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Session winding down? Bear bill needs a boost

The session is winding down quickly. We are being rushed by close to 100 bills that have been stacked up in the Senate. They are coming to the House in droves and are being hurried through committee hearings. I am committed to voting only on bills that are good for Colorado.

Senator Ellen Roberts’ and my House bill 1276, the bill that would require the courts to keep the Western Slope and the Eastern Plains whole regarding Congressional redistricting, was passed out of the House State and Military Affairs Committee last week and is on the calendar for second readings. We had not had a committee hearing earlier in hopes that the bipartisan redistricting committee would come up with a map that we could all accept, but it appears that may not happen. Nevertheless, the courts need to be directed to keep these communities of interest intact. The bill has little chance of surviving in the Senate, but it makes a statement, and it will be interesting to see how the Western Slope Democrats vote on the bill.

House Bill 1294, the bill that would give the Colorado Division of Wildlife more flexibility to manage black bear, was passed on second readings in the House. Responding to testimony heard against a spring bear hunt in the Agriculture, Livestock and Natural Resources Committee, I amended the bill to disallow the hunting of bear during March, April and May.?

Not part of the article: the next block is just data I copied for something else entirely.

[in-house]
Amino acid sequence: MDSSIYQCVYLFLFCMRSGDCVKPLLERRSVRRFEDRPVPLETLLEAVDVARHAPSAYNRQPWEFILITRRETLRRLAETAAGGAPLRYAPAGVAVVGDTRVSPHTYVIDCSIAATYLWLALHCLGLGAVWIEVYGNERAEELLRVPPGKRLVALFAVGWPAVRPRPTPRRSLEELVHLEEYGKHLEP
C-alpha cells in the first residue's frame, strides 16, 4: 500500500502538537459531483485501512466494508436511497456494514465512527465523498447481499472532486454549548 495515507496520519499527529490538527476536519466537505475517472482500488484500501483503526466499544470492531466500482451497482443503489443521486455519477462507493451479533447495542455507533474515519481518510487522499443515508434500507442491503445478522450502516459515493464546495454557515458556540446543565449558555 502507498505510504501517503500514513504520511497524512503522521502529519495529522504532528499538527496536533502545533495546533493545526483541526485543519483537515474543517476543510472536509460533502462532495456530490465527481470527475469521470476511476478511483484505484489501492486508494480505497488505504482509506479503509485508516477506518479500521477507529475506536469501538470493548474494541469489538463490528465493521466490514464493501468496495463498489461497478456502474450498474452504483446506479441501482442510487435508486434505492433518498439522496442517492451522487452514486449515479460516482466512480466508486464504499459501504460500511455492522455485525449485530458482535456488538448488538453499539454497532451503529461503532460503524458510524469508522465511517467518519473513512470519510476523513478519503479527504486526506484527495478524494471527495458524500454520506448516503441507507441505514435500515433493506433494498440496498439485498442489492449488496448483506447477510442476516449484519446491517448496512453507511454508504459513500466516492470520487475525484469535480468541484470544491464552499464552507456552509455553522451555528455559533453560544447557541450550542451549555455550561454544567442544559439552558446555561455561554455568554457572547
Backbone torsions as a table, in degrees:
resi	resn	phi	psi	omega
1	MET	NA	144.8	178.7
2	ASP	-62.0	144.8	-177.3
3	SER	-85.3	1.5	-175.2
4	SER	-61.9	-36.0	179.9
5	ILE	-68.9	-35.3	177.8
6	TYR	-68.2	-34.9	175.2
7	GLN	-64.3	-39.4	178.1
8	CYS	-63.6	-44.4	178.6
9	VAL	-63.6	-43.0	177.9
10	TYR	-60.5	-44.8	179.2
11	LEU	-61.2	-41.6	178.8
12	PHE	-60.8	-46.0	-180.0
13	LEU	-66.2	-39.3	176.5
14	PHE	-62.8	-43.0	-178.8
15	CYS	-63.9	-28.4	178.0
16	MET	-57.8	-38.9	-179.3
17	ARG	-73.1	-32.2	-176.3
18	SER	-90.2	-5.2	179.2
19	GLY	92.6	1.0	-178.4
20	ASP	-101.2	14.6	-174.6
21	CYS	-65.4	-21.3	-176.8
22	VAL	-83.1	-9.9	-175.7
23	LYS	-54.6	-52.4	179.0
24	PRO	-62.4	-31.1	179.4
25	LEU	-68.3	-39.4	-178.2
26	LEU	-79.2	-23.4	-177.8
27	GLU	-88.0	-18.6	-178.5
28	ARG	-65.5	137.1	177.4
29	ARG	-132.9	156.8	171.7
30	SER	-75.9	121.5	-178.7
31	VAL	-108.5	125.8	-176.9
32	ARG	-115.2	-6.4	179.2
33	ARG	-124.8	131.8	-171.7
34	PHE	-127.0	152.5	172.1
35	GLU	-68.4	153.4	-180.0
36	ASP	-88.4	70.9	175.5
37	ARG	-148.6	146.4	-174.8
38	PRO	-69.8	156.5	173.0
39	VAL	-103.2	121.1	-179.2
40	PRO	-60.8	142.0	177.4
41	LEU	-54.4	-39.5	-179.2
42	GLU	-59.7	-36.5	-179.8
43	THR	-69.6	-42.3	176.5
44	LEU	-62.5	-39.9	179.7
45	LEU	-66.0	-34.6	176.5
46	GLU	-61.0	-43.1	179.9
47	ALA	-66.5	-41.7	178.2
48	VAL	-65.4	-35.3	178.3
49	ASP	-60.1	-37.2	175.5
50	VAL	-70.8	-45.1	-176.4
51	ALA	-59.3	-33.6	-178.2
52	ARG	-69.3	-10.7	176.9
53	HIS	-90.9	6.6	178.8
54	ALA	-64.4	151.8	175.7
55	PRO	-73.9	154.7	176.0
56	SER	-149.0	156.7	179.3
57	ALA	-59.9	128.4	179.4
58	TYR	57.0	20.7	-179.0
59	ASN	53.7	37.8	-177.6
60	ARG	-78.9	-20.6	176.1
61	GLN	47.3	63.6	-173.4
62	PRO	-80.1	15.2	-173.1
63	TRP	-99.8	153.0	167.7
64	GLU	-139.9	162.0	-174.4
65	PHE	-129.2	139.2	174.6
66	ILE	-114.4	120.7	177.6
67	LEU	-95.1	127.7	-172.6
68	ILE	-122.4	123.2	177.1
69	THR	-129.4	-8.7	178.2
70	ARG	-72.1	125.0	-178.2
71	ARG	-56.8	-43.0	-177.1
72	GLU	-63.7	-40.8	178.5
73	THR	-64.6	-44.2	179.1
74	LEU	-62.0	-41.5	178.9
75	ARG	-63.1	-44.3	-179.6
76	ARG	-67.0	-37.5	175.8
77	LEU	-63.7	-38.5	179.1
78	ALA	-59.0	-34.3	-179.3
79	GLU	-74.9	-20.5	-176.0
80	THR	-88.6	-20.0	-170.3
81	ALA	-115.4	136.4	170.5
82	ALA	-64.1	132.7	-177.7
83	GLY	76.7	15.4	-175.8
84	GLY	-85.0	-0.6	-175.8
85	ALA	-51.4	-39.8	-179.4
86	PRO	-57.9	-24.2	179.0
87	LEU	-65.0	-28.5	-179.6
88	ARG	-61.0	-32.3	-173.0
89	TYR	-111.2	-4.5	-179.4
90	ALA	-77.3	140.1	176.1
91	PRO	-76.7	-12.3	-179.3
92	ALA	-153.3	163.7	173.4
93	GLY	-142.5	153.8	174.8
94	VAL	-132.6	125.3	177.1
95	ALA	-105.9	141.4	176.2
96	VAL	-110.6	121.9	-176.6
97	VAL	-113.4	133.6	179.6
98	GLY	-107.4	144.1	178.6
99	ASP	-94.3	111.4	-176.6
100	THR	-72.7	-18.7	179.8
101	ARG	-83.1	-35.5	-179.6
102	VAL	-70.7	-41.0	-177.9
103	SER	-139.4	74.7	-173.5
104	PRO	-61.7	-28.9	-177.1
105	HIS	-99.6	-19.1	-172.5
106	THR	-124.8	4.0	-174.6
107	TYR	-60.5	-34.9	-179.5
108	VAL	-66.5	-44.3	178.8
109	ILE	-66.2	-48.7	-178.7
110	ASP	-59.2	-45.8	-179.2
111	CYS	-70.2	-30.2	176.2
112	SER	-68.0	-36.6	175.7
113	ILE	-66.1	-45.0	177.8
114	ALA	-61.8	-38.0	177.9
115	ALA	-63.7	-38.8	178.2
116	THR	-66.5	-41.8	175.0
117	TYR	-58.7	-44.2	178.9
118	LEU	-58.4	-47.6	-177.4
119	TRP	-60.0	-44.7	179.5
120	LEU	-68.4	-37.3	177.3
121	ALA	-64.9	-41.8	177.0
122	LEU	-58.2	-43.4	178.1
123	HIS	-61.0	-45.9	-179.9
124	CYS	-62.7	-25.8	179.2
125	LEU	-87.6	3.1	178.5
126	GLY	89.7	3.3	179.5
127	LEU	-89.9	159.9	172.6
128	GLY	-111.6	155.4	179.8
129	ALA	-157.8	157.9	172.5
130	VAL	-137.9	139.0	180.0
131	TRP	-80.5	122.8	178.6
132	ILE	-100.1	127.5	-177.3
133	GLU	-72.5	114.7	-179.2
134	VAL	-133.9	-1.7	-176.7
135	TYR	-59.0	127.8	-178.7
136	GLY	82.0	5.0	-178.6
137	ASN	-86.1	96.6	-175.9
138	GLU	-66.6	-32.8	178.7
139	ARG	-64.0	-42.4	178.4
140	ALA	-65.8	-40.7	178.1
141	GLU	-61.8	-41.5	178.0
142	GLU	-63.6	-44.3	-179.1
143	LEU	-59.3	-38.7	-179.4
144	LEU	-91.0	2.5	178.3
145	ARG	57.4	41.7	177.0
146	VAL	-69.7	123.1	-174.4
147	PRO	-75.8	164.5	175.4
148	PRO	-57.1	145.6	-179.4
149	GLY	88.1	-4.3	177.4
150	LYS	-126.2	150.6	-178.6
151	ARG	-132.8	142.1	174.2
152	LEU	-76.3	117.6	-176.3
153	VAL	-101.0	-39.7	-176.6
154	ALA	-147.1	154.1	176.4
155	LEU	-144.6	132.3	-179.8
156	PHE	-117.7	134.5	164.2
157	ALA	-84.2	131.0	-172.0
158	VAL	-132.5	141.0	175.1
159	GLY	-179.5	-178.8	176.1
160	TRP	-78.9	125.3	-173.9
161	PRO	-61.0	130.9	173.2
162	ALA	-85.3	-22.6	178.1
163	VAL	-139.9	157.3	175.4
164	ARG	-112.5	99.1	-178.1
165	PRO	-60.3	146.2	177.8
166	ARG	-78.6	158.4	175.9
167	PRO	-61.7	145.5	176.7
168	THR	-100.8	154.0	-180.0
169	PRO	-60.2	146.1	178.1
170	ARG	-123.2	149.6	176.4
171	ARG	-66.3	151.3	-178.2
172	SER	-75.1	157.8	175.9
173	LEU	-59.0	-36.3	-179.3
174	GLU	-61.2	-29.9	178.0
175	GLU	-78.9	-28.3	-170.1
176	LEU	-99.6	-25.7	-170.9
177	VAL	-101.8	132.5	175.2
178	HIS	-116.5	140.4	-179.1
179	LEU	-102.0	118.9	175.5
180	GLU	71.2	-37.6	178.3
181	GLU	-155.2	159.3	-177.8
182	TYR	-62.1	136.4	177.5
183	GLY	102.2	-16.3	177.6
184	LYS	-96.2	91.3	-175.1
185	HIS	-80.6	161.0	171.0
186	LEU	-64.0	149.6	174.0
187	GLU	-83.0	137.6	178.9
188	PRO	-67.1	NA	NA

We are one vote shy of passing HB 1294 on third reading. I appreciate both Republicans and Democrats who hung with me to try to do the right thing. Regrettably, it is only a matter of time until we have a human/bear tragedy.? We need to be proactive and try to make changes that will lessen that inevitability. The CDOW is responsible for the management of all wildlife in Colorado. Black bear should not be an exception.?

Our next step must be to educate the public on this issue. You would be amazed to know how many people think that bears eat only berries and roots. The media is doing a pretty good job by highlighting incidents where people have been hurt by bear. The two kids who were sleeping in their yard at Cortez and were bitten by a black bear is an example. In Durango last summer was the incident of the bear that consumed a deceased man who had been in a tent on July 9. The next night, on July 10, a bear bit a man who was sleeping outside in a blanket, but he was able to get away from the bear. These are other examples of serious human/bear conflicts that folks need to know about.

In Utah a family that tragically lost a little boy to a bear received $1.6 million from the United States Forest Service in a court case last week.? The CDOW is working on studies that will give us an accurate count on black bear. Eventually, the CDOW will have the authority that it needs to do its job.

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